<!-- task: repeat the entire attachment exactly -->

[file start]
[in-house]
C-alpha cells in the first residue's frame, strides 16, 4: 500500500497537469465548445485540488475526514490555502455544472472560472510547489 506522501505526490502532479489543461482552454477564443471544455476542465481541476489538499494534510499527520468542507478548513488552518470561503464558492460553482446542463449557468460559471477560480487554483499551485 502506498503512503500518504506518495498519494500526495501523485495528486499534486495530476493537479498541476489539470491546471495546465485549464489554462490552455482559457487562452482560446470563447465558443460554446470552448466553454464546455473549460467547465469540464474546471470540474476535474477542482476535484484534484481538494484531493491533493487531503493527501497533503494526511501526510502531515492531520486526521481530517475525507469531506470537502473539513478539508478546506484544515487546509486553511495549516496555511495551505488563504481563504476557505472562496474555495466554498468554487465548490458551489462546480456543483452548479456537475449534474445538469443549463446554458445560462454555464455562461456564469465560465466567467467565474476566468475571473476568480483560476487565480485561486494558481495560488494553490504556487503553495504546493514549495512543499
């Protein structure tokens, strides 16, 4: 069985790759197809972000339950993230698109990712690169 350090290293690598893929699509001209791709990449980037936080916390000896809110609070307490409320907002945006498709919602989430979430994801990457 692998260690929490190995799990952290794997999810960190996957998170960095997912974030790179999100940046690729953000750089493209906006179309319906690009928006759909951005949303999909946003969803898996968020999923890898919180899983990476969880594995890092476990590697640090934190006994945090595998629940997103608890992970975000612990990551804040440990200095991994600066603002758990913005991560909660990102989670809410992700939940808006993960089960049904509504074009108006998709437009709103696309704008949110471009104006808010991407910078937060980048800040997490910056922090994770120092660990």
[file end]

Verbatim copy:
[in-house]
C-alpha cells in the first residue's frame, strides 16, 4: 500500500497537469465548445485540488475526514490555502455544472472560472510547489 506522501505526490502532479489543461482552454477564443471544455476542465481541476489538499494534510499527520468542507478548513488552518470561503464558492460553482446542463449557468460559471477560480487554483499551485 502506498503512503500518504506518495498519494500526495501523485495528486499534486495530476493537479498541476489539470491546471495546465485549464489554462490552455482559457487562452482560446470563447465558443460554446470552448466553454464546455473549460467547465469540464474546471470540474476535474477542482476535484484534484481538494484531493491533493487531503493527501497533503494526511501526510502531515492531520486526521481530517475525507469531506470537502473539513478539508478546506484544515487546509486553511495549516496555511495551505488563504481563504476557505472562496474555495466554498468554487465548490458551489462546480456543483452548479456537475449534474445538469443549463446554458445560462454555464455562461456564469465560465466567467467565474476566468475571473476568480483560476487565480485561486494558481495560488494553490504556487503553495504546493514549495512543499
């Protein structure tokens, strides 16, 4: 069985790759197809972000339950993230698109990712690169 350090290293690598893929699509001209791709990449980037936080916390000896809110609070307490409320907002945006498709919602989430979430994801990457 692998260690929490190995799990952290794997999810960190996957998170960095997912974030790179999100940046690729953000750089493209906006179309319906690009928006759909951005949303999909946003969803898996968020999923890898919180899983990476969880594995890092476990590697640090934190006994945090595998629940997103608890992970975000612990990551804040440990200095991994600066603002758990913005991560909660990102989670809410992700939940808006993960089960049904509504074009108006998709437009709103696309704008949110471009104006808010991407910078937060980048800040997490910056922090994770120092660990």